Thomas Jukes, "Some Comments
on the Newspaper Article "Scientists in War Over
"Neutral Theory of Genetics" by Deborah Blum,
Sacramento Bee, p. 1, March 16, 1992"
Unpublished Manuscript, March 19, 1992.
SOME COMMENTS ON THE NEWSPAPER ARTICLE "SCIENTISTS IN WAR
OVER 'NEUTRAL THEORY OF GENETICS' BY DEBORAH BLUM, SACRAMENTO
BEE, P. 1, MARCH 16, 1992
About two weeks ago, I had a call from the author who had
been given my name by Will Provine. She said she had spent
two hours with John Gillespie in Davis, which is, of course,
the fortress of anti-neutralism started by Ledyard Stebbins,
who brought staunch anti-neutralists T. Dobzhansky and F.
Ayala to Davis. The tradition is maintained by Gillespie.
I chatted with Blum about the neutral theory and sent her
"Non-Darwinian Evolution," by King and Jukes (1969) and "Early
development of the neutral theory" (Perspectives in Biology
and Medicine, 34, 473-485:1991) by me. I see no indication
that she read either of them, but instead relied on phone
conversations, except for her visit to Gillespie, whose picture
is in the article.
The headline starts the article with an error. The neutral
theory is of (molecular) evolution, not genetics, but genetics
is an easier word to understand. As one should expect, the
motive for a reporter is to sell newspapers, not review science,
and the article is quite sensational. Here are some comments:
"researchers have started shouting at each other during cocktail
"If Jukes and King began the fight in this country, the most
powerful proponent of the neutral theory on the international
scene was Matoo [sic]
Kimura, director of Japan's National Institute of Genetics.
Kimura began publishing on the theory in 1968. He has worked
tirelessly on its behalf since, and he considers it his own.
"I published one year before Jukes did," he said in a telephone
Comment: Science is international. The "fight" over our article
started in England (Clarke, Nature). Kimura may consider the
neutral theory "his own," but there are different opinions.
He did not publish "one year before Jukes did." I published
an outline in Molecules and Evolution (book) 1966. See my
review, cited above.
"In years John [Gillespie] almost single-handedly carried
the banner for natural selection" says Martin Kreitman.
Erroneous. Natural selection is accepted by all evolutionists,
The theory predicts that genetic drift will occur at a steady
rate, so constant that by measuring DNA differences between
two species, one can calculate how long ago they separated
on the evolutionary tree. For instance, based on the tiny
variation between humans and chimpanzees, scientists believe
the two species separated about 5 million years ago.
That steady tick of variation is known as the "molecular
An excellent statement, but see the final paragraph, alleging
that I don't concede it. (wrong)
"But Gillespie says that new technology--allowing better
pictures of proteins and genetic material--has shown clearly
that the variation is not steady, that there are sudden rapid
bursts of change. The neutral theory fails to allow, as Gillespie
does in his work, for some real complications, such as a changing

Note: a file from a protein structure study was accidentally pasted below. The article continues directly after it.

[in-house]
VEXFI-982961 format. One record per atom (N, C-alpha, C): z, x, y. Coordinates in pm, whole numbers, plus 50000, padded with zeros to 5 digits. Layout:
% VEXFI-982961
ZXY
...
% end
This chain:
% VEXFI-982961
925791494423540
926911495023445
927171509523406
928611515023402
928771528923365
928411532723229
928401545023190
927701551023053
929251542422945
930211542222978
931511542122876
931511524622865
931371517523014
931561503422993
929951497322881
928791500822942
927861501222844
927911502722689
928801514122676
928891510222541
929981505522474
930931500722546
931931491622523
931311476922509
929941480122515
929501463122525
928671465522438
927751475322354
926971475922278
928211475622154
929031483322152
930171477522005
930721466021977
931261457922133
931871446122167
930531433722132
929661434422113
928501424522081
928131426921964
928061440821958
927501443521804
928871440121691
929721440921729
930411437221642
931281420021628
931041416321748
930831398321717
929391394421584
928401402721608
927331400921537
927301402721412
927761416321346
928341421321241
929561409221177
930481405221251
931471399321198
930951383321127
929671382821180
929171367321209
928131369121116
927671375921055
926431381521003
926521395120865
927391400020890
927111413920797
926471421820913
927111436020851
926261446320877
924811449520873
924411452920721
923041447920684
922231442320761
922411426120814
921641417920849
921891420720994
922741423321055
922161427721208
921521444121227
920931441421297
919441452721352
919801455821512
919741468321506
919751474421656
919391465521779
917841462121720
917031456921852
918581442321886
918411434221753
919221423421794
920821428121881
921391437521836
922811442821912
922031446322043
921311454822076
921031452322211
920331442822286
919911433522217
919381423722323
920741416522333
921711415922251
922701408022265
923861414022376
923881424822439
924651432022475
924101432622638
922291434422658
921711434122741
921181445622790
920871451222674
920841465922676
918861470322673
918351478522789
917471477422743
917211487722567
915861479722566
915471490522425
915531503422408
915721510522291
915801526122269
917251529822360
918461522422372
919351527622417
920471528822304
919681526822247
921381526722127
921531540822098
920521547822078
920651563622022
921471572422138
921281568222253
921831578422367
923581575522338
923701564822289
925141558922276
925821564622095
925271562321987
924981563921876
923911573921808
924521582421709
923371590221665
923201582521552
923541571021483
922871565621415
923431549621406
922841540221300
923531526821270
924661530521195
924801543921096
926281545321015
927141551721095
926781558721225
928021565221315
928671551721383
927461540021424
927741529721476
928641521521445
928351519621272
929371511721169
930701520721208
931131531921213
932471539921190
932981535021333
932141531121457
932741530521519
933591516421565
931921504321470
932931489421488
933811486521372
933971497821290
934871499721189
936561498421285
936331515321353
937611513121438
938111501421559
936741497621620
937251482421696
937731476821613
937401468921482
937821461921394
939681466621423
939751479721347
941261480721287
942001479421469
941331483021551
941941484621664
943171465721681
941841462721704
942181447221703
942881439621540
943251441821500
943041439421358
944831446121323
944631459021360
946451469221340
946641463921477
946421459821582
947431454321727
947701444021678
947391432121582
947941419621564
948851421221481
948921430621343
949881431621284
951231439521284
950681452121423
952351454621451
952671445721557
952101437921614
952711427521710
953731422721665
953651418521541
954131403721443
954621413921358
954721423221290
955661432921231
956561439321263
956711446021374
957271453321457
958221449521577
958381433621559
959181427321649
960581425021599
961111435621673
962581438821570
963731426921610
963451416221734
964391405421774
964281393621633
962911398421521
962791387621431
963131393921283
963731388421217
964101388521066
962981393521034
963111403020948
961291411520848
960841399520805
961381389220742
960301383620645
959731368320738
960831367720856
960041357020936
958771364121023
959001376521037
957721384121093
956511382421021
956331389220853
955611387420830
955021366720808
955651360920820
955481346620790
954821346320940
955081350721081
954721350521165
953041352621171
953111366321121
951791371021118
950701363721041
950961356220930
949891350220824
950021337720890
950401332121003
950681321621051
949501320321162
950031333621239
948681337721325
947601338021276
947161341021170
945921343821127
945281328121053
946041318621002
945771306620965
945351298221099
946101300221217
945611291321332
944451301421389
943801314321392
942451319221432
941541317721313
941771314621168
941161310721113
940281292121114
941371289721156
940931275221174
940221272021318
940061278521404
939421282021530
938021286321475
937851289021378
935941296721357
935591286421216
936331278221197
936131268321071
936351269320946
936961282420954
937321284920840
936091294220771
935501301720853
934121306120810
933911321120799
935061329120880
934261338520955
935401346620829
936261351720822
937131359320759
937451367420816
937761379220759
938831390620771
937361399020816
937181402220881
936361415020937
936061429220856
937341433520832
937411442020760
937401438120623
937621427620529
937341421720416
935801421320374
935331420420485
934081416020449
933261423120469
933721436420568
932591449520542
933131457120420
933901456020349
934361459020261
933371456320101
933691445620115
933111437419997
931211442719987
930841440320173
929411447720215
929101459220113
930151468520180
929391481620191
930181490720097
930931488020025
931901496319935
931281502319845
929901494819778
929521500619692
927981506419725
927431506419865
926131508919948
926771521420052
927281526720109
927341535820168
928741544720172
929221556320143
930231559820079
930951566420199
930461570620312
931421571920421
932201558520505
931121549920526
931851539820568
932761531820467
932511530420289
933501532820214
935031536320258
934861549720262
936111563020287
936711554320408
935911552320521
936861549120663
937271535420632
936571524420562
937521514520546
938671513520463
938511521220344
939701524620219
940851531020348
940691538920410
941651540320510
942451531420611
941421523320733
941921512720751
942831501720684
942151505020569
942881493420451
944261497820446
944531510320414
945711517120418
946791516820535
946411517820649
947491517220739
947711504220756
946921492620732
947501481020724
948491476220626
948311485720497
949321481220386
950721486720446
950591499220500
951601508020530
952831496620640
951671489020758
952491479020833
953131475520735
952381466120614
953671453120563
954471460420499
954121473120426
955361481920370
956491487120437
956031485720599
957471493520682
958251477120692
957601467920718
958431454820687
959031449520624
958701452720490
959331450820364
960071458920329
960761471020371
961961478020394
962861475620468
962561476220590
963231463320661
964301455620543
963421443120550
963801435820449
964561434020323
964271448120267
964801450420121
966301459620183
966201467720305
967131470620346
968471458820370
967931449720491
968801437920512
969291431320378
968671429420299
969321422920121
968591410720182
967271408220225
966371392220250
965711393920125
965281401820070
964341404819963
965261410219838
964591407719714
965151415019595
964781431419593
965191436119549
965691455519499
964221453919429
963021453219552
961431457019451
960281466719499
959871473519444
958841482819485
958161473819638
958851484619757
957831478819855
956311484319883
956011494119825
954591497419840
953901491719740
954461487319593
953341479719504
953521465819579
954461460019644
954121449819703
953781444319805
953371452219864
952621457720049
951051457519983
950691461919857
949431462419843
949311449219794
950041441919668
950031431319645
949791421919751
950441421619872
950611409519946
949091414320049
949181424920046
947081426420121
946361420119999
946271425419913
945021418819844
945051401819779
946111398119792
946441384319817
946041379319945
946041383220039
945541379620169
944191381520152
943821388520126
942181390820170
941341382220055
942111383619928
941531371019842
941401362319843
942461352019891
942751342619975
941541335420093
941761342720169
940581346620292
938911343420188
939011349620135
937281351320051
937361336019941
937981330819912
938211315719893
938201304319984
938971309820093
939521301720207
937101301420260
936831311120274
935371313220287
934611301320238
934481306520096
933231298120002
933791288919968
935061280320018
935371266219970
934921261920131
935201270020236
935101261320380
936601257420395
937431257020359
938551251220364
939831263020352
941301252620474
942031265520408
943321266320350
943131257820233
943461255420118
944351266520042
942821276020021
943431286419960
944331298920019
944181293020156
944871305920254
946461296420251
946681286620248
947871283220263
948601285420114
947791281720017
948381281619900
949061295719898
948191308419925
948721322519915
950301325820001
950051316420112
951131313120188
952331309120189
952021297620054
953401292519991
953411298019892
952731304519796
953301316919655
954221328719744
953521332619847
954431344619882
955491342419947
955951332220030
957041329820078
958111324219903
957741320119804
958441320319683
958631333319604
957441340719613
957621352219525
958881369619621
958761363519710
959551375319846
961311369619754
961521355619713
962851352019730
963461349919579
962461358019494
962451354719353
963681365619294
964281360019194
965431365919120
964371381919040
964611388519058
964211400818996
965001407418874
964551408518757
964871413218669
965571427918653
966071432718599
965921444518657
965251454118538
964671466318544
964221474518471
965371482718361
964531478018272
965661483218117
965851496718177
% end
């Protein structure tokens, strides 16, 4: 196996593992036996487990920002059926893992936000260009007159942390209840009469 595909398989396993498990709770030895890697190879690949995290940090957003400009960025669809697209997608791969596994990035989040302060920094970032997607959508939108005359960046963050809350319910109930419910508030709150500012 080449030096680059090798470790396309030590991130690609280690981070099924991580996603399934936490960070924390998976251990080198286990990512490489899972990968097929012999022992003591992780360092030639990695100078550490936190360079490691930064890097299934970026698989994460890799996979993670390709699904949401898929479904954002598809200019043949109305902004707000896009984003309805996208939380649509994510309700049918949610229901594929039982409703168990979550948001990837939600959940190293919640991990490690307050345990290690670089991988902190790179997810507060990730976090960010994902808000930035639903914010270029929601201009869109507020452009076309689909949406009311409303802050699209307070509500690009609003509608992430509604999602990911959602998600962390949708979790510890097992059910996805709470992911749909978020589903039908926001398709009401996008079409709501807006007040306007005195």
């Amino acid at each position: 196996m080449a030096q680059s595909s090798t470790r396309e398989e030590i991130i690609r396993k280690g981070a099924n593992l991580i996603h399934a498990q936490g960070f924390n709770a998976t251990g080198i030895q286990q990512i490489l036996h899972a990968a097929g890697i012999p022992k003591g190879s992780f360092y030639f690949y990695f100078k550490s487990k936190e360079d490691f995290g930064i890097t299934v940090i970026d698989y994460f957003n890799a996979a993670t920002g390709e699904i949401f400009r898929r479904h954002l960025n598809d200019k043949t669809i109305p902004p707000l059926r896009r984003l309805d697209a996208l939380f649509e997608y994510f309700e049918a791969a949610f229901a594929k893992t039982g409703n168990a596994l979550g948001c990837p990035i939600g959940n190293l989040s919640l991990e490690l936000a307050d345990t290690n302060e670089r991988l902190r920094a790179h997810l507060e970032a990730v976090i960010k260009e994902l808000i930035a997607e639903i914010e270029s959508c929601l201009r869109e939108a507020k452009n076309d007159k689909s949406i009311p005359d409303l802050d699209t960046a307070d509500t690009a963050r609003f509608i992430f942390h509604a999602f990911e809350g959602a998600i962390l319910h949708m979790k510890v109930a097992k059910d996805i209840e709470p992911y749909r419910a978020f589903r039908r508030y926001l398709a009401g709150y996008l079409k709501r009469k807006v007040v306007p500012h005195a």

Dick Holmquist and I were the first to draw attention to
the fact that variation is not steady. See "Evolutionary clock
nonconstancy of rate in different species" Science 177, 530
"The people who introduced it have fallen in love with their
own beautiful math" Ayala said. "They've forgotten that it
isn't necessarily reality."
Ayala has forgotten that the neutral theory is based on reality,
not math. King and Jukes (1996) used no math. My 1966 outline
was based on the simplistic statement that "the changes produced
in proteins by mutations will in some cases destroy their
essential functions but in other cases the change allows the
protein molecule to continue to serve its purpose."
(Ayala) "The molecular clock concept should still hold. The
time spans . . . are so huge that a little wobble doesn't
mean that much." Neither Jukes nor Kimura concedes even that
Incorrect. I have drawn attention to this point: J. Mol.
Evol. 20 87-98, 1987. I said, "The molecular evolutionary
clock tends to persist, despite great variations in its rate
of keeping time."
Summary: Gillespie emerges from this article as a hero who
has been mistreated by an intolerant and belligerent Kimura.
Kimura's hostility is said to be based on a cultural difference
("In Japanese society, that's very insulting"). The article
contains a number of errors, as listed above, some by its
author and others occurring in the quotations she has reported
in interviews. The people she interviewed, of course, may
have been misquoted. The concluding paragraph in King and
Jukes is recommended as an exposition of the neutral theory.
From these considerations it is not difficult to conclude
that the stream of spontaneous alterations in DNA, continuously
fed into the genetic pool, should include far more acceptable
changes that are neutral than changes that are adaptive. Protein
molecules are subjected to incessant probing as a result of
point mutation and other DNA alterations. The genome becomes
virtually saturated with such changes as are not thrown off
through natural selection. We conclude that most proteins
contain regions where substitutions of many amino acids can
be made without producing appreciable changes in protein function.
The principal evidence for this is the astounding variability
in primary structure of homologous proteins from various species,
and the rapid rate at which molecular changes accumulate in
No mention is made in the article of James Crow, Noboru Sueoka,
and Ernst Freese, who helped found the neutral theory, although
this was explained in Jukes 1991).
THOMAS H. JUKES
March 19, 1992
This page was written by Michael Dietrich. It was last updated
on May 16, 2004.